Brazil breaches 90,000 Covid cases in record day

The Health Ministry also reported 2,648 deaths from the virus in the last 24 hours, pushing the total to 284,775. PHOTO: EPA-EFE

BRASILIA (BLOOMBERG) - Brazil registered more than 90,000 Covid-19 cases for the first time, a second straight day of record numbers as the country fights against a health system collapse.

Latin America's largest nation reported 90,303 new infections on Wednesday (March 17), taking the toll to about 11.7 million cases. The Health Ministry also reported 2,648 deaths from the virus in the last 24 hours, pushing the total to 284,775.

On Tuesday, Brazil had reported a record 2,841 deaths from the respiratory disease.

The figures come hours after a poll showed President Jair Bolsonaro's handling of the Covid crisis is disapproved by 54 per cent of Brazilians, according to a Datafolha survey published Wednesday.

That's up from 48 per cent in January, and the worst reading since the virus first arrived in the country a year ago. The president's overall rejection - those who rate him as bad or terrible - rose to 44 per cent from 40 per cent in the previous poll.

Datafolha surveyed 2,023 people throughout Brazil on March 15 and 16, with a margin of error of about 2 per cent.

Criticism over the government's erratic handling of the pandemic has grown as health-care systems around the country collapse and the economic recovery loses steam.

The Latin American nation is undergoing the worst phase of the crisis yet, with a record 2,841 deaths and 83,926 new cases on Tuesday alone. After surpassing India in total infections last week, it trails only the US in both counts.

This week, Mr Bolsonaro appointed Dr Marcelo Queiroga as the country's new health minister - the fourth in the past year - to try to get a grip on the crisis.

General Eduardo Pazuello, who had been on the job since May, had come under increasing pressure amid worsening numbers and a slow negotiation of vaccine deals that has left cities and states with few shots at hand.

While Dr Queiroga, a cardiologist, made nods to the importance of mask-wearing and basic hygiene measures to fight off the virus, he signalled the country's approach to the pandemic is unlikely to change drastically.

The one responsible for setting policies, he said, is Mr Bolsonaro. The president has repeatedly shunned social distancing measures and often dismissed vaccines.

At the same time, a study by the Oswaldo Cruz Foundation showed Brazil is facing the biggest sanitary and hospital collapse in its history. The occupancy rate of ICUs at public hospitals is above 80 per cent, a threshold considered critical, in almost all states. In 19 of 27 state capitals, more than 90 per cent of beds are occupied.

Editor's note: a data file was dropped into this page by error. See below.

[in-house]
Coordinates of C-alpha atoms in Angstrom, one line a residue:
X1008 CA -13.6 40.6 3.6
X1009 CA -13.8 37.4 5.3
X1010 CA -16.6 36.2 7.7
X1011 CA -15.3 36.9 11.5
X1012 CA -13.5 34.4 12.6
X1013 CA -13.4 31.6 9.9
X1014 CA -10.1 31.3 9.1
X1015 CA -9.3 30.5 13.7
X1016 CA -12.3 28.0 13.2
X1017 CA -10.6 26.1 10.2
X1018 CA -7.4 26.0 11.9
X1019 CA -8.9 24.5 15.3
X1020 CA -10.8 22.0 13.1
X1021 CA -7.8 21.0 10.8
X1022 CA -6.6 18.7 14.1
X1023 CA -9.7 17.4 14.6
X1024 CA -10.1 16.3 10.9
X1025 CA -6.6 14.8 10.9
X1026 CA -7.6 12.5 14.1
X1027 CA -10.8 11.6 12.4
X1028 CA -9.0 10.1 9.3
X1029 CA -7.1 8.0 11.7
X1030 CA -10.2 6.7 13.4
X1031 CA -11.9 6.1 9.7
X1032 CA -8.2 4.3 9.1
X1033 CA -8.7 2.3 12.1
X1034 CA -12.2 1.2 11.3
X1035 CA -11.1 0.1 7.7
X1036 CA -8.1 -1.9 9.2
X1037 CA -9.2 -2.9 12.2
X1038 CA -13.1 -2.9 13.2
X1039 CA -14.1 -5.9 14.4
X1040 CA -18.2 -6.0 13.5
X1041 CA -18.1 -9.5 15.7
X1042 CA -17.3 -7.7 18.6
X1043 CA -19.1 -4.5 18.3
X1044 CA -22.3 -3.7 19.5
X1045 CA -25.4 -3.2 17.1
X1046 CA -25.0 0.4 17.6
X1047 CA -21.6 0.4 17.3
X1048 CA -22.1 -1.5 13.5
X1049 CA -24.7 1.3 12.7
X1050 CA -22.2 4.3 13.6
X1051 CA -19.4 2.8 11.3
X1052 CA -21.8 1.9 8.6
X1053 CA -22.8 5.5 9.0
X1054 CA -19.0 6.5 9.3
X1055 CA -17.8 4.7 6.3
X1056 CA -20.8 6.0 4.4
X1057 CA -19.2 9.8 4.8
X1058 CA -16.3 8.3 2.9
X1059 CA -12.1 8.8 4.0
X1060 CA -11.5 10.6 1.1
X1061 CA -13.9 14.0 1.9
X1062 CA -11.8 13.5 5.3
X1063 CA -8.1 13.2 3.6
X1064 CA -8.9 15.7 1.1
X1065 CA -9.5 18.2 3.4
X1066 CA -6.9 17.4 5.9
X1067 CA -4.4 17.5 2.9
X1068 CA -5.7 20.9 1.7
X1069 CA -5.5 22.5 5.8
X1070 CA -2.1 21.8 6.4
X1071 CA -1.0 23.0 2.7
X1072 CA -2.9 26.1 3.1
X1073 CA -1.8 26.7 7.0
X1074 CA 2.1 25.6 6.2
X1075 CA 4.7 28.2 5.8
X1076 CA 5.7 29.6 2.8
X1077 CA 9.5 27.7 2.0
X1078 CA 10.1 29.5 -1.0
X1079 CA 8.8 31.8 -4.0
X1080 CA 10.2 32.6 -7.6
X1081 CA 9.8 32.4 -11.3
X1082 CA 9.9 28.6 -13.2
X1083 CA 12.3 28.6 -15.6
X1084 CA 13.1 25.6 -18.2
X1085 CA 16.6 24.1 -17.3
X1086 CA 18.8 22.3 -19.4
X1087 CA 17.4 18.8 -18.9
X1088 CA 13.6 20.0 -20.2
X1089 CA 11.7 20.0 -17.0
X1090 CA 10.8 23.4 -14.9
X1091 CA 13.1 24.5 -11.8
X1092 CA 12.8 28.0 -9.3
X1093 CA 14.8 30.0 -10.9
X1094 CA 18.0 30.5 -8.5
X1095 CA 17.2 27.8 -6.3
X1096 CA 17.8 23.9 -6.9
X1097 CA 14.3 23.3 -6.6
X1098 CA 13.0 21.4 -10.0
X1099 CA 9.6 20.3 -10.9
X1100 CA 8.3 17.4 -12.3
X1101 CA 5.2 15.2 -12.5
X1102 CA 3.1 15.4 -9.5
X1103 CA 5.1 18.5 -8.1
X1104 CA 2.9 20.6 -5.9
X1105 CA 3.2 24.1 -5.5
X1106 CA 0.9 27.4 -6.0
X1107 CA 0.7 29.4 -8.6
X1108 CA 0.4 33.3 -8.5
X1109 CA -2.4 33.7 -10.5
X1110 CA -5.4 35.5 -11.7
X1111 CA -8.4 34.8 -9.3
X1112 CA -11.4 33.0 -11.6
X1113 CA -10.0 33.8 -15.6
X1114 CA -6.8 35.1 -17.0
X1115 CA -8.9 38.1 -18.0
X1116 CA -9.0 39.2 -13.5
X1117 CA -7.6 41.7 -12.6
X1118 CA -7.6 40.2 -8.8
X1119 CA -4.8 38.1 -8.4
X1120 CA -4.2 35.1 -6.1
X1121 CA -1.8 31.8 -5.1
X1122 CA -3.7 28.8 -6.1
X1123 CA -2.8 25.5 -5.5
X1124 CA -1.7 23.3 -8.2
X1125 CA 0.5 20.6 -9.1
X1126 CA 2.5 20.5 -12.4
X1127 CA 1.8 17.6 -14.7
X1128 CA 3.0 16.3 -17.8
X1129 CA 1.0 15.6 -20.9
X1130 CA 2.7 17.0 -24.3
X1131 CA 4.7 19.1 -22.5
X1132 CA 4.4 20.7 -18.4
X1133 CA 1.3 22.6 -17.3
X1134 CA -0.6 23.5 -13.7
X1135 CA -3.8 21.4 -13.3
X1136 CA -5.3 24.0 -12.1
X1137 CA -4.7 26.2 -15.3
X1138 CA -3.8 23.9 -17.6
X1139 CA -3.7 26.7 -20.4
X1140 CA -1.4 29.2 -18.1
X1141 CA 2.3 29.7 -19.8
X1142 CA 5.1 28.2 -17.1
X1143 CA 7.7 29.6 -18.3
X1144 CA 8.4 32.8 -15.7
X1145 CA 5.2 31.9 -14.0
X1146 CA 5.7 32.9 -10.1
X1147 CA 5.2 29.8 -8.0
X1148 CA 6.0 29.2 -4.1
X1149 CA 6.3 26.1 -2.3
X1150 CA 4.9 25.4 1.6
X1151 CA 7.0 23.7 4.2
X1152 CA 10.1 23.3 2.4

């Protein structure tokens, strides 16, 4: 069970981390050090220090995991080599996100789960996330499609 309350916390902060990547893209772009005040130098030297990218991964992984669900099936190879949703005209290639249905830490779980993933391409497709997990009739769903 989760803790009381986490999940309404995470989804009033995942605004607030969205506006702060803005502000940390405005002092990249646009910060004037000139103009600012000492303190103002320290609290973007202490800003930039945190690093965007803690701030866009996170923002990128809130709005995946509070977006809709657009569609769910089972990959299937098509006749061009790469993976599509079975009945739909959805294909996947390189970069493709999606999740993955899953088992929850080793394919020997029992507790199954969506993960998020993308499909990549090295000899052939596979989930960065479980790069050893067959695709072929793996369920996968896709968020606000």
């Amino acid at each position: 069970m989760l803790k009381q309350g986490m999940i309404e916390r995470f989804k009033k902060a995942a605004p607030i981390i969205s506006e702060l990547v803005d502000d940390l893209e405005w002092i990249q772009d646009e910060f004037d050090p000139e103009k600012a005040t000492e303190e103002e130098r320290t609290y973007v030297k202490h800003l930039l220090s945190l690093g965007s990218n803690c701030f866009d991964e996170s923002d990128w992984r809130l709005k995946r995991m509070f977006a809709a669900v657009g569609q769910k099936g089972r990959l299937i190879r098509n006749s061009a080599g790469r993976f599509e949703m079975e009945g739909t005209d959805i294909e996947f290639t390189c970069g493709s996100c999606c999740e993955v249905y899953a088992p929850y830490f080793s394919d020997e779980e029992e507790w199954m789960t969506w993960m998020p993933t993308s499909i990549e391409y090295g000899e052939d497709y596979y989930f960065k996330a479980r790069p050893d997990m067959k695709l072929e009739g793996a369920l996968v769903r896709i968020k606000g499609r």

"To avoid even more cases and deaths, and lower the occupancy rates, the researchers defend tough prevention and control measures, as well as more staunch restrictive measures to non-essential businesses," the foundation known as Fiocruz said. "More physical and social distancing measures, large-scale mask wearing and a speeding up of vaccinations are needed."

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Brazil on Tuesday reported a record number of Covid-19 deaths just as the country's new health minister nominee pledged to continue the controversial policies of far-right President Jair Bolsonaro, who has downplayed the severity of the disease.

Brazil has deployed almost 14.5 million vaccine doses, about two months after it officially kicked off its mass immunisation campaign. That means about 5 per cent of the population has received a first shot, and 1.8 per cent have been fully vaccinated, according to data compiled by Bloomberg.

Currently, the country has two vaccines available: AstraZeneca Plc's and Sinovac Biotech Ltd's. Both have agreements to be produced locally.

Fiocruz, which partnered with AstraZeneca, will deliver 6 million doses a week starting in April, the foundation's director Mauricio Zuma said at a press conference. Also on Wednesday, Mr Pazuello said half of Brazil's population will be vaccinated by July, adding that the pandemic will be under control in the second half of this year.

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